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Antibodies damage the resilience of fimbriae, causing them to be stiff and tangled
Umeå University, Faculty of Science and Technology, Department of Physics. (The Biophysics and Biophotonics group)
Umeå University, Faculty of Science and Technology, Department of Physics. (The Biophysics and Biophotonics group)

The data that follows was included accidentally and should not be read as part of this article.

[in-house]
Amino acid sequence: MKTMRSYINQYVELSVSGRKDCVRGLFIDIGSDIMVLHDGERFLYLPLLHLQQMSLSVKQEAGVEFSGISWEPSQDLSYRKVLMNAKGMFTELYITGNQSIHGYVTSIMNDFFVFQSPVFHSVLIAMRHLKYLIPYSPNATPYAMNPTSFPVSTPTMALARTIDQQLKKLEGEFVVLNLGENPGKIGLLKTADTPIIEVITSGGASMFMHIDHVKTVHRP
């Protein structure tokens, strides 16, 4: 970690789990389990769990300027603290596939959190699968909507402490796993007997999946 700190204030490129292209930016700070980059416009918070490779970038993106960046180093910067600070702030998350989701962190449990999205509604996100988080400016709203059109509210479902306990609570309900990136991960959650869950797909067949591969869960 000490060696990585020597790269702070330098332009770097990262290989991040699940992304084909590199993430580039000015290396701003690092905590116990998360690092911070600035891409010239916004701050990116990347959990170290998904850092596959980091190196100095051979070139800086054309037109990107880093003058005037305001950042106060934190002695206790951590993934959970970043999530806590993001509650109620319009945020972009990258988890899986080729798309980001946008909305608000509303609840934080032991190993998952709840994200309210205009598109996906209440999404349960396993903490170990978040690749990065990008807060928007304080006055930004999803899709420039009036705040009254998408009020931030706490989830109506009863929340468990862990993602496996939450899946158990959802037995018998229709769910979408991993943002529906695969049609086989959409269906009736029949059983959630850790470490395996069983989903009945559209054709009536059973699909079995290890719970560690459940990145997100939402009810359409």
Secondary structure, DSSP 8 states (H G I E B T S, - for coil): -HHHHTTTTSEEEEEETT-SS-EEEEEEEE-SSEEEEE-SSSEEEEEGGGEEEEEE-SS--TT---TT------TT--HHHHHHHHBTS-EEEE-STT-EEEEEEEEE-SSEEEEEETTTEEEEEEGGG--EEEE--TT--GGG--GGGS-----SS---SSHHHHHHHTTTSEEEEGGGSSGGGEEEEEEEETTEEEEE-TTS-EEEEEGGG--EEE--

Enteric Diseases Department, Naval Medical Research Center, Silver Spring, MD, 20910, USA.
Umeå University, Faculty of Medicine, Molecular Infection Medicine Sweden (MIMS). Umeå University, Faculty of Medicine, Department of Molecular Biology (Faculty of Medicine).
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2017 (English)In: Journal of Bacteriology, ISSN 0021-9193, E-ISSN 1098-5530, Vol. 199, no 1, e00665-16Article in journal (Refereed) Published
Abstract [en]